Brexit trade talks: Michel Barnier ‘knows his position can’t hold’ amid EU-UK standoff | UK | News (Reports)


Prime Minister Boris Johnson threw a spanner in the works this week as he draws up legislation to override the withdrawal agreement. The move could lead to the collapse of negotiations between the UK and the EU as Mr Johnson plans to send Brussels an ultimatum. He will tell the bloc that an agreement must be reached by October 15 or the UK will walk away. Talks had already stalled with both Mr Barnier and UK negotiator David Frost expressing frustration.

The Brussels’ negotiator even warned that a deal would be “unlikely” if the stalemate continued.

The UK has warned the EU that it is also prepared to walk away from trade talks over Brussels’ state aid demands.

The two parties have clashed over fisheries, as the EU’s chief negotiator, Michel Barnier, insists that if the UK doesn’t open up its waters, access to European market will be denied.

However, analysis by James Crisp, the Telegraph’s Europe Correspondent, suggested that the EU’s position is unsustainable.

He said that Mr Barnier’s demands on a long term status quo fishing agreement, folded into the free trade agreement and without annual negotiations, would replicate what already existed in the Common Fisheries Policy.

The policy allowed EU member states to venture into foreign waters to catch allocated fish quotas.

However, most UK fishermen voted leave in 2016 as a result of frustration at quotas and increased competition in the UK’s lucrative waters.

Mr Crisp said in his June article: “Negotiators were due to discuss other factors such as historic pre-EU fishing rights and the economic impact on coastal communities that could be taken into account when calculating fishing opportunities.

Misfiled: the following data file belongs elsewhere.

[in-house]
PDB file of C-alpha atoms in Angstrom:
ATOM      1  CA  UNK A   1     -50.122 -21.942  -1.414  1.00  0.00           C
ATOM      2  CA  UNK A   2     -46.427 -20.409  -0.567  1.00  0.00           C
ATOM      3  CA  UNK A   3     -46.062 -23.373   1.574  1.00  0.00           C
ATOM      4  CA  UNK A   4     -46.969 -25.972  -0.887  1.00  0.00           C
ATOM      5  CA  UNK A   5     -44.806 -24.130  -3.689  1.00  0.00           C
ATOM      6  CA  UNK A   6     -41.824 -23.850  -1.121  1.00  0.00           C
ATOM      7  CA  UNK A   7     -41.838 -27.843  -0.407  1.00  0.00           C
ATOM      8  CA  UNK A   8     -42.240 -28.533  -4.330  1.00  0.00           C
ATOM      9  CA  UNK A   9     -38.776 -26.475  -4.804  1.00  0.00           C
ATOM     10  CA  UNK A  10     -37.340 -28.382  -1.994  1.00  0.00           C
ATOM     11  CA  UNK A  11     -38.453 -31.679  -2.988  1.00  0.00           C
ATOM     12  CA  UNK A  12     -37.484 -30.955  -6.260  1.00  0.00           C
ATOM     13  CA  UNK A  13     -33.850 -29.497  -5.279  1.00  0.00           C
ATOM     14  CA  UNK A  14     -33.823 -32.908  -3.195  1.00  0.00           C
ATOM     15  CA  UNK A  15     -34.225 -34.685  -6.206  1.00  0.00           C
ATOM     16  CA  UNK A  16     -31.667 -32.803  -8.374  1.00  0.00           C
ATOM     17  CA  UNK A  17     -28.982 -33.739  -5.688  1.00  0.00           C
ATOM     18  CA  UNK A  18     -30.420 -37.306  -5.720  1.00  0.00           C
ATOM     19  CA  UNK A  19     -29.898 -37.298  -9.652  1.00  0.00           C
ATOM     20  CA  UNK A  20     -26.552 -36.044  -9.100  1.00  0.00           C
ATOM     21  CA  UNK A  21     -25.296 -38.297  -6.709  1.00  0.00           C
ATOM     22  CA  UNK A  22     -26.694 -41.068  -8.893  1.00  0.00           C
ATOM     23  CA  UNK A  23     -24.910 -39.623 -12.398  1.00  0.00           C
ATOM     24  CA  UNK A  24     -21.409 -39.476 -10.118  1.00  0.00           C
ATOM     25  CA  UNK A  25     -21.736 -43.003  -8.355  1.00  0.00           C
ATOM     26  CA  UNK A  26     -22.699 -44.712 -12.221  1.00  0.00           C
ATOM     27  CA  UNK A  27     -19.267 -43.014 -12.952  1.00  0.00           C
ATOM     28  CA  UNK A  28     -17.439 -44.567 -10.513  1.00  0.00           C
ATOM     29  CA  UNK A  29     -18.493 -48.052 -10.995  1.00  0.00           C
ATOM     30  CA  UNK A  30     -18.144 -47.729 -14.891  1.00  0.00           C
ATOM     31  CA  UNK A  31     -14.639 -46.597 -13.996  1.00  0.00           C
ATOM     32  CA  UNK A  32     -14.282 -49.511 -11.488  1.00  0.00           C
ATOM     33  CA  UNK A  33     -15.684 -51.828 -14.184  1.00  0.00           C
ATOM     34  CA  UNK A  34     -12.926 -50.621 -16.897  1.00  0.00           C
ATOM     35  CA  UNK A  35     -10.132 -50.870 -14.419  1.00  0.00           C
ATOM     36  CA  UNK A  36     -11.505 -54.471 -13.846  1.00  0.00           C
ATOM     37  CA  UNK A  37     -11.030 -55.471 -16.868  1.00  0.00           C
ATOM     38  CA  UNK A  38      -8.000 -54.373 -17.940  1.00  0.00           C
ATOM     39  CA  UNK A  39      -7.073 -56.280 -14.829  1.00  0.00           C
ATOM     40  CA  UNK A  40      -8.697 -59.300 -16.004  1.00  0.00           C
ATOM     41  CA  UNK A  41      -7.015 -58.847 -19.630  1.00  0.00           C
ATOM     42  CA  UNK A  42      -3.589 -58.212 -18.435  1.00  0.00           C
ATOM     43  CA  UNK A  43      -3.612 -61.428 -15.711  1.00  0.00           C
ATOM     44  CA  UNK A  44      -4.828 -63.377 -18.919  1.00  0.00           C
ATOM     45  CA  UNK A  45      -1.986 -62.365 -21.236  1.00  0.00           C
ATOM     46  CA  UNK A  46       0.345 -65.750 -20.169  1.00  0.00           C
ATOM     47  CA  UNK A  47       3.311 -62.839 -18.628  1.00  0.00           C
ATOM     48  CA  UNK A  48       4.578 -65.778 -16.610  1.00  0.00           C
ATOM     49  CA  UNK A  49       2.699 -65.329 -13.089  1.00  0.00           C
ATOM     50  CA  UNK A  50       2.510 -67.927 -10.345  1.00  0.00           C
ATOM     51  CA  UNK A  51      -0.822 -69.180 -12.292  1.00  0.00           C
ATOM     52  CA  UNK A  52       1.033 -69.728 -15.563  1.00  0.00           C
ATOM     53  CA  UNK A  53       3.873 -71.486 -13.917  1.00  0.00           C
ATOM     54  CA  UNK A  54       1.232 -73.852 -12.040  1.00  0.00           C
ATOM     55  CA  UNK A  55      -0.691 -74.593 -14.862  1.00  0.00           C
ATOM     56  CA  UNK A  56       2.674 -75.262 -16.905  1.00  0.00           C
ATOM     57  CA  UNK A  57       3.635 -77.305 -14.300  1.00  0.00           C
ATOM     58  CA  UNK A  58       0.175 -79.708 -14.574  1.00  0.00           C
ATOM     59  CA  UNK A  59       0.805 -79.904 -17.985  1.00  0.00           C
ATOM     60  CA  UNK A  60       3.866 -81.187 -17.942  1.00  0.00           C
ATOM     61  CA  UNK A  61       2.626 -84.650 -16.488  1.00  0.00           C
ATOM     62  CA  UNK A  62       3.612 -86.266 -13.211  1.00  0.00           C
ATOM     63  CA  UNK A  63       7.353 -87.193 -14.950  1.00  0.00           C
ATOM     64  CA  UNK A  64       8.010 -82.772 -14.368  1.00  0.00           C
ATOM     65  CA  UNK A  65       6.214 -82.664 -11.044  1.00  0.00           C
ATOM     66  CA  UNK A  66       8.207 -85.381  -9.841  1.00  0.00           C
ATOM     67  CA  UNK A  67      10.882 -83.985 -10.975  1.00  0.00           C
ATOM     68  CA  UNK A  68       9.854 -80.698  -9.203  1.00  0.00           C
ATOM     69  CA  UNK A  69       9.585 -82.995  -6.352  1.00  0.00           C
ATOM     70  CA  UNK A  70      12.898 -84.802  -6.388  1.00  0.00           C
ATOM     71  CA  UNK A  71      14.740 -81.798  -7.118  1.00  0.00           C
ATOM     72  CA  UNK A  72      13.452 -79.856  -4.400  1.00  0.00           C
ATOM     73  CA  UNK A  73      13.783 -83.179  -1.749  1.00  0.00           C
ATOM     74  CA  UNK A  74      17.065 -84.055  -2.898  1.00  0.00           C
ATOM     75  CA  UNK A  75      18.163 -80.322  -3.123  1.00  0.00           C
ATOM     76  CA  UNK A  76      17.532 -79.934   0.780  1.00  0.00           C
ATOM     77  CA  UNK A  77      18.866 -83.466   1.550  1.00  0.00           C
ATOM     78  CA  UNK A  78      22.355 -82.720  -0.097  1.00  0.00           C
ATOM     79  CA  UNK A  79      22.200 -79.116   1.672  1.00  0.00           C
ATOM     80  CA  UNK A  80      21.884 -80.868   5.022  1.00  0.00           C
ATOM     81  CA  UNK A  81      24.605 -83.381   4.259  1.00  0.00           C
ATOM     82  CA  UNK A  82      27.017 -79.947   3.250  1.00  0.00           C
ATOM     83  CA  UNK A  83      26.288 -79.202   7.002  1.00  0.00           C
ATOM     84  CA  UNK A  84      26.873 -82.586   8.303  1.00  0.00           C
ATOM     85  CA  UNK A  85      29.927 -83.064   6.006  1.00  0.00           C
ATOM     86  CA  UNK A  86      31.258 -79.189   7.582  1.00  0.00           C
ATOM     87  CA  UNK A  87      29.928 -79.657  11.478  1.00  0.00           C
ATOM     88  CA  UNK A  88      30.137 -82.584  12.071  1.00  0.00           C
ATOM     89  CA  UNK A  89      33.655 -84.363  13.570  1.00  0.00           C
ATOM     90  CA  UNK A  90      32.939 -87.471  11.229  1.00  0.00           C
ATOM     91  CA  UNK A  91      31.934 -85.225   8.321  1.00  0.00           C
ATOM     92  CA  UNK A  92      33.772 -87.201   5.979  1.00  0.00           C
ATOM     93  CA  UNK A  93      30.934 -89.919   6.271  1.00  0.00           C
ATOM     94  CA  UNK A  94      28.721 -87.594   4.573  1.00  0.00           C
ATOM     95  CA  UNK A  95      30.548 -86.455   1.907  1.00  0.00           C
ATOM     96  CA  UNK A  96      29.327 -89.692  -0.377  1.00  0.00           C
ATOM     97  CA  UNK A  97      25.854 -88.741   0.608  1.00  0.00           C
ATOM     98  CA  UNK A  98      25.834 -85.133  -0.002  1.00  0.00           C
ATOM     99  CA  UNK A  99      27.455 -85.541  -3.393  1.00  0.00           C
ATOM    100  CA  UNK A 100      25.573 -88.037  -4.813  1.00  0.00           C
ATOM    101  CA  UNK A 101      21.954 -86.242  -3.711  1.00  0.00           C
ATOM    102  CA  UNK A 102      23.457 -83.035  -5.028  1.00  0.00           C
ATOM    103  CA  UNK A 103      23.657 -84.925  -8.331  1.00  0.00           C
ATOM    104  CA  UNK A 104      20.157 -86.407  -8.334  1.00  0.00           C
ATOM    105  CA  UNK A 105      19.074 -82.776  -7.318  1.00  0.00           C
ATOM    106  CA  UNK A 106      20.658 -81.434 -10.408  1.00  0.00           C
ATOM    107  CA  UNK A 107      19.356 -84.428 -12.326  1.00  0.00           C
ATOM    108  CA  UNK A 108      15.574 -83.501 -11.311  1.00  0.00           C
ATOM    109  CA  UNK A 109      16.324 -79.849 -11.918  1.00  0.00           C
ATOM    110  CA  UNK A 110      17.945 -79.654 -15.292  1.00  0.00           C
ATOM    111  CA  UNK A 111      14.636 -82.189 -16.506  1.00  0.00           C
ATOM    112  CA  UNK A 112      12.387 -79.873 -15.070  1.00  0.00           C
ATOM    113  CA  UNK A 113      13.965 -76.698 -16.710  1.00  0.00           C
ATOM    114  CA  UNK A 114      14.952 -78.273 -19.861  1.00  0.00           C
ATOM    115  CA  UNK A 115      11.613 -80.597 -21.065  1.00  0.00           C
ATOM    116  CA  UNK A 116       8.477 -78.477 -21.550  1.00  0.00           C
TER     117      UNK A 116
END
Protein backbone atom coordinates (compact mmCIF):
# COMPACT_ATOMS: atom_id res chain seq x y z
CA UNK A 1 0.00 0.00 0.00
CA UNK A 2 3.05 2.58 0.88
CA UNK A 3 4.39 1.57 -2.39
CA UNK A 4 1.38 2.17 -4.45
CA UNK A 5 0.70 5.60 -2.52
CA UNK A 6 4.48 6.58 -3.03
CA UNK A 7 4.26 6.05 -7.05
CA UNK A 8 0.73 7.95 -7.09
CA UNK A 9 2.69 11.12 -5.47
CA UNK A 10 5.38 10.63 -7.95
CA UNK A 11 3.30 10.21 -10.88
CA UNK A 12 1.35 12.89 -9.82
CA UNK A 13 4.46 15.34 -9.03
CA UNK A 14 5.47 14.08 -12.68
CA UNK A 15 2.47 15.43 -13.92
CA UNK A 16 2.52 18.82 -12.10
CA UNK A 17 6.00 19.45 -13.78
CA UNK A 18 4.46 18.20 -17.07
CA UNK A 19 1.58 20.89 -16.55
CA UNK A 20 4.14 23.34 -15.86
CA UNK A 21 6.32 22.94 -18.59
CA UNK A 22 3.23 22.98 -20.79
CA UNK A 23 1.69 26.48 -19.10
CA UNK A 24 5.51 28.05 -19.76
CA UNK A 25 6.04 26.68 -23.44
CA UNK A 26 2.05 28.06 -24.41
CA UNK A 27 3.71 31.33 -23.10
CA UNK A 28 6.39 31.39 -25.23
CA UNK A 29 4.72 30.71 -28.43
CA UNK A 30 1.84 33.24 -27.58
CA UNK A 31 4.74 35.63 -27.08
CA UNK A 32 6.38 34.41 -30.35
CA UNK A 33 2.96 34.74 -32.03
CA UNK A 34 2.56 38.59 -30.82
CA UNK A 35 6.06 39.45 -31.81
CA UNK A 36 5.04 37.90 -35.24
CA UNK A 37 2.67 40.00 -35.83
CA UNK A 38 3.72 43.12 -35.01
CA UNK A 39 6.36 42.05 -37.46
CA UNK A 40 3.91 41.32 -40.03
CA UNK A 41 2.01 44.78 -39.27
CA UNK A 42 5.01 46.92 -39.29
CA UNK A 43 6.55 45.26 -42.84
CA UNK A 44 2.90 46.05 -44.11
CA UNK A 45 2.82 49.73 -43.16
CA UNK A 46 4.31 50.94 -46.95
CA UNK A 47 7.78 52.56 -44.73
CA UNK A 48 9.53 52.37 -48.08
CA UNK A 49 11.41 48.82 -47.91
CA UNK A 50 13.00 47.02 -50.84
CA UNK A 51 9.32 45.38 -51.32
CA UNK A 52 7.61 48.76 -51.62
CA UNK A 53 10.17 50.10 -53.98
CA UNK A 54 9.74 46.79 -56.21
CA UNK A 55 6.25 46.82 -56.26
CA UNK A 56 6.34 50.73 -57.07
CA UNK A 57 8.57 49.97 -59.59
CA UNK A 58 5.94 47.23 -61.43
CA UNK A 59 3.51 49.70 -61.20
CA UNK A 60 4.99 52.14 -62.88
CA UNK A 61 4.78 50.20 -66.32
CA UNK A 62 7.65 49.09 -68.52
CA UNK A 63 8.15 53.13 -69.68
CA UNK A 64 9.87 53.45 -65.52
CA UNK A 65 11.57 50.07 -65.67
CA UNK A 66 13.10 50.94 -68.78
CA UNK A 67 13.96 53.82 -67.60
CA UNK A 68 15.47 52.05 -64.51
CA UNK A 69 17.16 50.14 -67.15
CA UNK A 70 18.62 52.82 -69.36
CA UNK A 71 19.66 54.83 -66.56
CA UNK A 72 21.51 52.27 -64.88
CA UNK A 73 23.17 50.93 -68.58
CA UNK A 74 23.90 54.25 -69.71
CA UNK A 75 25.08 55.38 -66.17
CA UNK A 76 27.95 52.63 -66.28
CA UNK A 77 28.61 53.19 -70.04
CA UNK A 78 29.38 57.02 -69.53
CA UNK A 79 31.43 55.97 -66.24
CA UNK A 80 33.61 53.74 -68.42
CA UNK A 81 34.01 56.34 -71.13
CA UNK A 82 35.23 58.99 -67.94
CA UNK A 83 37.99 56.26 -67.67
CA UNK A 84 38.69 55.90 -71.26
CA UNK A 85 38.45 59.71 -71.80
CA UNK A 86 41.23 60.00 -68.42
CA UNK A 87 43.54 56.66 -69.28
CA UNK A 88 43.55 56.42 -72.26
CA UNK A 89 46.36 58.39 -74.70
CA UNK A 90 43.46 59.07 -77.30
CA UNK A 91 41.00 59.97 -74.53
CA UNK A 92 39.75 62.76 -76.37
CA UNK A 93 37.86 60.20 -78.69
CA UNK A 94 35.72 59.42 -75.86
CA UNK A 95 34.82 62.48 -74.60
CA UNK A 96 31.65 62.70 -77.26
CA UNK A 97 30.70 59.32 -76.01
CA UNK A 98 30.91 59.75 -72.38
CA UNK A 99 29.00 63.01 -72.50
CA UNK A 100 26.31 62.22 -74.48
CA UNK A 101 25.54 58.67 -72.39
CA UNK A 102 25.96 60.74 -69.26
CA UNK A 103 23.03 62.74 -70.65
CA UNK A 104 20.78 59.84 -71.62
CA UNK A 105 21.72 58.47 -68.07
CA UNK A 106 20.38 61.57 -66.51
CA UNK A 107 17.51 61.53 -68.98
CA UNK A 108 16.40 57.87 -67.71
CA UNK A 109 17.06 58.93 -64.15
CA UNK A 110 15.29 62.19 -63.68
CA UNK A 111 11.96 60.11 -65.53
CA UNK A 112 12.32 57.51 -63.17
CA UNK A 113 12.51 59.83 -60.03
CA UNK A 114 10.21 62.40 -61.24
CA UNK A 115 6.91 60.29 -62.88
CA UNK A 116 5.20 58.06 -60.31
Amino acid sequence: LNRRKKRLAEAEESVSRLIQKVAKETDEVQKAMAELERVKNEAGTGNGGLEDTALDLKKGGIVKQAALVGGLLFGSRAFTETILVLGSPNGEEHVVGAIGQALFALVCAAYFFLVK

“This would have been a small but significant step forward but EU fishing nations blocked the talks.

READ MORE: Brexit fisheries row: France warned ‘we will retaliate’

“Nevertheless Michel Barnier knows the current EU position can’t hold and that, deal or no deal, the UK will become an independent coastal state on January 1.”

While fisheries has been tipped by some to be the deal breaker, Mr Johnson’s efforts to rewrite the withdrawal agreement has become the new sticking point.

The move, first reported by the Financial Times, would row back parts of the UK’s agreement with the EU on state aid and customs arrangements for Northern Ireland.

It is understood that the UK government believes the original protocol is drafted ambiguously enough to allow for a change of interpretation – a view likely to be fiercely contested by Brussels.

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Mr Barnier is in London today for the latest round of Brexit negotiations, and is sure to convey his anger at the Prime Minister’s strategy.

European Commission President Ursula von der Leyen cautioned that implementation in full of the agreement which Mr Johnson signed up to last year was a legal obligation and a condition for any future trade deal with the EU.

Business groups urged the Prime Minister to refocus his attention on avoiding an “unwelcome and dangerous” disorderly exit from the EU.

Logistics UK, the trade body for the freight sector, warned that his latest move “could jeopardise British business’s ability to keep Britain trading”.


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